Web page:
"Purification procedures usually consist of multiple steps, including size exclusion, anion exchange and/or hydrophobic interaction chromatography (Marana et al., 1995, 2000; Ferreira et al., 2001; Yapi et al., 2009). Even though proteins displaying CBH activity have not been purified from insect systems, EG enzymes have been purified and characterized from cockroach species (Scrivener & Slaytor, 1994; Genta et al., 2003) or termite symbiotic flagellates (Li et al., 2003) using also liquid chromatographic procedures. Alternative reported purification methods for glycosidases include isoelectric focusing (Ferreira & Terra, 1983) and preparative electrophoresis (Chipoulet & Chararas, 1985a; Sugimura et al., 2003; Sami & Shakoori, 2008). "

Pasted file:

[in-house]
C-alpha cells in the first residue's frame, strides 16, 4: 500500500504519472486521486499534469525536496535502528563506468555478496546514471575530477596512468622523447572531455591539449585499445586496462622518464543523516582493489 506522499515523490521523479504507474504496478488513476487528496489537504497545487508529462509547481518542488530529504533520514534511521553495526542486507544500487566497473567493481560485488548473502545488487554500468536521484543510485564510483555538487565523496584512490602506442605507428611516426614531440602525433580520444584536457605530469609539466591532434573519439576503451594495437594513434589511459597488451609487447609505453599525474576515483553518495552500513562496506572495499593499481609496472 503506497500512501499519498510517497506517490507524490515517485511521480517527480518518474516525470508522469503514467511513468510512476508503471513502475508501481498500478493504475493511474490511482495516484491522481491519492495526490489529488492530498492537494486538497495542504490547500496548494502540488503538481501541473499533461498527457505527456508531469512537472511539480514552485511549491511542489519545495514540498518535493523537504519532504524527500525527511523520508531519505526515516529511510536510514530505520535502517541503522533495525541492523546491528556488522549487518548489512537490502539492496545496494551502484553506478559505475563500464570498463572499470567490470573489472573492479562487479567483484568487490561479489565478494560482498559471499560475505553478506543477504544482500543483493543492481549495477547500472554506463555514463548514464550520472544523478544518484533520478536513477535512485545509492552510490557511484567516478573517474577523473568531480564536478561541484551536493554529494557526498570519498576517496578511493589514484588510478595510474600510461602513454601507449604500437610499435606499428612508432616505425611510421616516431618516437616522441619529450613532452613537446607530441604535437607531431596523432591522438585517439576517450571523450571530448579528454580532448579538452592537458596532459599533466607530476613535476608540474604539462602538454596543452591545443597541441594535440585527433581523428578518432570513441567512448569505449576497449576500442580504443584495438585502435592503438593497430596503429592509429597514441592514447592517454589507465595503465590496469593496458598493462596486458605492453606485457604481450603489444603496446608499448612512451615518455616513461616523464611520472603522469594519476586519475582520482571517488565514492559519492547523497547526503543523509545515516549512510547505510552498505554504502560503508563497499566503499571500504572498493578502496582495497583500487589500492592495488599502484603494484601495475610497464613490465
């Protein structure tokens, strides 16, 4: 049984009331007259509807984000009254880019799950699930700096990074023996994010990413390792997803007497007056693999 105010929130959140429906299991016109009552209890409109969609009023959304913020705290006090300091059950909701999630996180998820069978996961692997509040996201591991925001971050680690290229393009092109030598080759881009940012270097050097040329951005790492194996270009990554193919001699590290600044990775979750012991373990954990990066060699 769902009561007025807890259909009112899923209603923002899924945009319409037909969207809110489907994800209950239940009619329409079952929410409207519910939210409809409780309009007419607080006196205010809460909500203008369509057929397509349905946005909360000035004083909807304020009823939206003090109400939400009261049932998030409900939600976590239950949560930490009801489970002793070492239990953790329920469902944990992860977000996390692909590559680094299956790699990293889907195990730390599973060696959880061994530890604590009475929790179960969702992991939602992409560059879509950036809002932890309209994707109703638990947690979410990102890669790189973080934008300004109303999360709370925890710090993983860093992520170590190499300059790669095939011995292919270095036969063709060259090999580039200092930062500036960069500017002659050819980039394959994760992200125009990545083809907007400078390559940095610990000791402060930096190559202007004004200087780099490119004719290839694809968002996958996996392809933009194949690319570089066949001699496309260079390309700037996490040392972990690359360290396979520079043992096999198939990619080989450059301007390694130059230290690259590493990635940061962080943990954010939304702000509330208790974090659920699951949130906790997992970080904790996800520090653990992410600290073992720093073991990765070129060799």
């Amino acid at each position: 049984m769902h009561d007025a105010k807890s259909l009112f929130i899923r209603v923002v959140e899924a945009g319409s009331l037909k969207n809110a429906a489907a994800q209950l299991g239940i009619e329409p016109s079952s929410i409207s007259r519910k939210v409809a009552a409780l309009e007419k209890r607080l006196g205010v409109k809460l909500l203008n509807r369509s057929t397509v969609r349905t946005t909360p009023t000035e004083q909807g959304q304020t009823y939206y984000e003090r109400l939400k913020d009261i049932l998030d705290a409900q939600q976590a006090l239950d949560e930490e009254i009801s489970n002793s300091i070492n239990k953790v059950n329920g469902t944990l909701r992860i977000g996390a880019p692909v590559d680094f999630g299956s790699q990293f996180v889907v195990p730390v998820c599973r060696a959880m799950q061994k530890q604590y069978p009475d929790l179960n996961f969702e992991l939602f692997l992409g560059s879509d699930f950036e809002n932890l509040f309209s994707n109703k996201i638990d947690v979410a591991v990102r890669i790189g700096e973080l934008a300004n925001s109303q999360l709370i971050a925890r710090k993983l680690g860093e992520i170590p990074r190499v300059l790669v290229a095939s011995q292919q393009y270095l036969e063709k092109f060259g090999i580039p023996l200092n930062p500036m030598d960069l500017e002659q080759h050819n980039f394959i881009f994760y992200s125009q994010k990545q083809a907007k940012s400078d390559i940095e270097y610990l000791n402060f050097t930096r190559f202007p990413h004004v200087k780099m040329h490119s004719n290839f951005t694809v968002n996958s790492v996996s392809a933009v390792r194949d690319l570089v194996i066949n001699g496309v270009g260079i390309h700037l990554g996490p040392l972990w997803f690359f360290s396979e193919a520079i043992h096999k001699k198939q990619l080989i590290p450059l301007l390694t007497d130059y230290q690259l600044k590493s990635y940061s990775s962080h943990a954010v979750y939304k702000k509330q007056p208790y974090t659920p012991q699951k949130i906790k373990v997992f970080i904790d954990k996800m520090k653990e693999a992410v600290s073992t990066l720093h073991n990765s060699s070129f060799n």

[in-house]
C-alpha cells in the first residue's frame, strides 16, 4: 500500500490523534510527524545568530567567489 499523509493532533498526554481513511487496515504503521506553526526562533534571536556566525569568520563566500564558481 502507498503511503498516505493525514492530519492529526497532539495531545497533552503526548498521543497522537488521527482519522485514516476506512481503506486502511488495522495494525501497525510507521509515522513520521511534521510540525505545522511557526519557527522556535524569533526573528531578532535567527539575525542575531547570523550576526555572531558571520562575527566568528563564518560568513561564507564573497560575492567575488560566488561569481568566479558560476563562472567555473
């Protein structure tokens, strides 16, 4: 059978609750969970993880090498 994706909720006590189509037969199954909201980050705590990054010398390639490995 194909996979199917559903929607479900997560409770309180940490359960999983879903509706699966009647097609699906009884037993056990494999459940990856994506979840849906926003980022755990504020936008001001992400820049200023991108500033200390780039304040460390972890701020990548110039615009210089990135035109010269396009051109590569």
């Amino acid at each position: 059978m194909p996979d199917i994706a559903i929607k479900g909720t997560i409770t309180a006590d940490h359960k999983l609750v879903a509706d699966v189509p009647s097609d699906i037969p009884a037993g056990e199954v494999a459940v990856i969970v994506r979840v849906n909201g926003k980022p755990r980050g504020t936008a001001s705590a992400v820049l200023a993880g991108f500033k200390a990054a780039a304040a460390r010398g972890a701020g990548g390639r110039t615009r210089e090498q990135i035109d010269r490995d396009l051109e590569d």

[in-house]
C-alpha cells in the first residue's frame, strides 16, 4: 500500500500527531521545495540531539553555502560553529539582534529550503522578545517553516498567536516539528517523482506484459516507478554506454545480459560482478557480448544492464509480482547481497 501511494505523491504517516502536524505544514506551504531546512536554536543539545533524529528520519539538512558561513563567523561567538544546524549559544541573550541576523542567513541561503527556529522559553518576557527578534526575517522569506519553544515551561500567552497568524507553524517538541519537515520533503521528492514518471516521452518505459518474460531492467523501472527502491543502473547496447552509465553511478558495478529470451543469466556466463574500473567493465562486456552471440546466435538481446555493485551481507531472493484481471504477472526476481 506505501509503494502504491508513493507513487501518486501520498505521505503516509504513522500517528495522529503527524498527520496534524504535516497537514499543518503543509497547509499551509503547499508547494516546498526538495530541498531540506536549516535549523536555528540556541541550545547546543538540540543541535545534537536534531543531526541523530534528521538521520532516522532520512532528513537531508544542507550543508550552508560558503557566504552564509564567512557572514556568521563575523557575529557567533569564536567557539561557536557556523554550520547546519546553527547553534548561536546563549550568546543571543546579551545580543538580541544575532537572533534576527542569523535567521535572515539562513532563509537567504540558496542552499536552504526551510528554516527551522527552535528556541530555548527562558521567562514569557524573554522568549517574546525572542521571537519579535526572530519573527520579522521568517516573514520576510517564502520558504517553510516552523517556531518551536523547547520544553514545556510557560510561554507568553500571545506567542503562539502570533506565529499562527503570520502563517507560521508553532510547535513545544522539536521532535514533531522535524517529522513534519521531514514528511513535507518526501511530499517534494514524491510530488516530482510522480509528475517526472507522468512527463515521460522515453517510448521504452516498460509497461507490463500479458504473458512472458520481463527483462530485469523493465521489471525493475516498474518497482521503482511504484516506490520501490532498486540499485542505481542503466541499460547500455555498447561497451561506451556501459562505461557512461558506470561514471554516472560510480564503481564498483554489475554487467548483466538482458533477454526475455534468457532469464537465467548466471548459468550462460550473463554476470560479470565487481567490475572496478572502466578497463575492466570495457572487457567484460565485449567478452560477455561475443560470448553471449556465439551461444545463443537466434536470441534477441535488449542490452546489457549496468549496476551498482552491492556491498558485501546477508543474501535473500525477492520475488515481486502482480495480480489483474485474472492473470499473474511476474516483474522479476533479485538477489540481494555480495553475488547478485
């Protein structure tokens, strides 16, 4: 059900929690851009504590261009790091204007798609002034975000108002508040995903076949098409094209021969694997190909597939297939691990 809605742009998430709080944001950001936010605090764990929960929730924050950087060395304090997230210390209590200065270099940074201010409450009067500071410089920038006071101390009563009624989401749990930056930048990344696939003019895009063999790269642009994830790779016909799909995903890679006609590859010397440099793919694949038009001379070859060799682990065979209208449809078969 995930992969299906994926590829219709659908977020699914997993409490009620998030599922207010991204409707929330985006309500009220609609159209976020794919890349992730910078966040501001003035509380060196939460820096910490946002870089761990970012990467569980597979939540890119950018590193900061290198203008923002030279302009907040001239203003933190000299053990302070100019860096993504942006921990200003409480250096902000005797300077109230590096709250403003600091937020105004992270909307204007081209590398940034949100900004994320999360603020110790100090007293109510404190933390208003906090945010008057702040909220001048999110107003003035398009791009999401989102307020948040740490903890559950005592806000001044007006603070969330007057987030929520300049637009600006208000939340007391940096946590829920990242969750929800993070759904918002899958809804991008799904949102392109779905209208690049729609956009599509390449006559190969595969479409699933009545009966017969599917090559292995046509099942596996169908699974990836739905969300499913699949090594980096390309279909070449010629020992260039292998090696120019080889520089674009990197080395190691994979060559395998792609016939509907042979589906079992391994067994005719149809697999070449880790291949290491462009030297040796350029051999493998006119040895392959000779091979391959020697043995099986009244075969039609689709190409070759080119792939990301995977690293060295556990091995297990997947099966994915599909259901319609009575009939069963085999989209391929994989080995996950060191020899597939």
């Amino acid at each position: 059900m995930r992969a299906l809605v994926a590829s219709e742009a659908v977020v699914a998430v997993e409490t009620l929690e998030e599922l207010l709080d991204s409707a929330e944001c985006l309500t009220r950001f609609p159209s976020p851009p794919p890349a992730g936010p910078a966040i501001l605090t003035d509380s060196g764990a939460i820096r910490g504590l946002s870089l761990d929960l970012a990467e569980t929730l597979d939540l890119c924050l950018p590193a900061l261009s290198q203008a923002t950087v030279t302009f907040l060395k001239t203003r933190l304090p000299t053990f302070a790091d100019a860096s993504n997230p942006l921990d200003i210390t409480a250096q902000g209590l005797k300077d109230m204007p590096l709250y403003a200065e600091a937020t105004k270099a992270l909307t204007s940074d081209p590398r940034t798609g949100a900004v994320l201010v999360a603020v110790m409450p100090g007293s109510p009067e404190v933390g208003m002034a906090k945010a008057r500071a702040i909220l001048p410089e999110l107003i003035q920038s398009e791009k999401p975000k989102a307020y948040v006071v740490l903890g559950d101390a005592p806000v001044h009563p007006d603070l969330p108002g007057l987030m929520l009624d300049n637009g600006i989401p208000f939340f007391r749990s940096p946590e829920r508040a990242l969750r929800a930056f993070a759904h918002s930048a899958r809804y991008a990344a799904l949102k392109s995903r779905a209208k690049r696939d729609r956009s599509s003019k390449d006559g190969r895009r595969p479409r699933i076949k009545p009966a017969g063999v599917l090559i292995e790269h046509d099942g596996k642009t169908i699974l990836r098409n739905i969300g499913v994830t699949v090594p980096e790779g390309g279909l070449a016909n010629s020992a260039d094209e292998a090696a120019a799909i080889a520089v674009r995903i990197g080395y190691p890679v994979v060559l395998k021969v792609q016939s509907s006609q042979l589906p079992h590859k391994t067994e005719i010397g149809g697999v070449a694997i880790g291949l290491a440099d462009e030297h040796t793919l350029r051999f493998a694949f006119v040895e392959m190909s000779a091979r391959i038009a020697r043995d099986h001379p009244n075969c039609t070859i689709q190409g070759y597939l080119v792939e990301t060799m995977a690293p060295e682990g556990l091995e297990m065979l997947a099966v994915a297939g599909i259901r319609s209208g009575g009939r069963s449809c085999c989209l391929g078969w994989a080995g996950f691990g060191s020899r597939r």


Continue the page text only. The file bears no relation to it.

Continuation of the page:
[Show abstract][Hide abstract] ABSTRACT: Abstract Cellulosic ethanol has been identified as a crucial biofuel resource due to its sustainability and abundance of cellulose feedstocks. However, current methods to obtain glucose from lignocellulosic biomass are ineffective due to recalcitrance of plant biomass. Insects have evolved endogenous and symbiotic enzymes to efficiently use lignocellulosic material as a source of metabolic glucose. Even though traditional biochemical methods have been used to identify and characterize these enzymes, the advancement of genomic and proteomic research tools are expected to allow new insights into insect digestion of cellulose. This information is highly relevant to the design of improved industrial processes of biofuel production and to identify potential new targets for development of insecticides. This review describes the diverse methodologies used to detect, quantify, purify, clone and express cellulolytic enzymes from insects, as well as their advantages and limitations.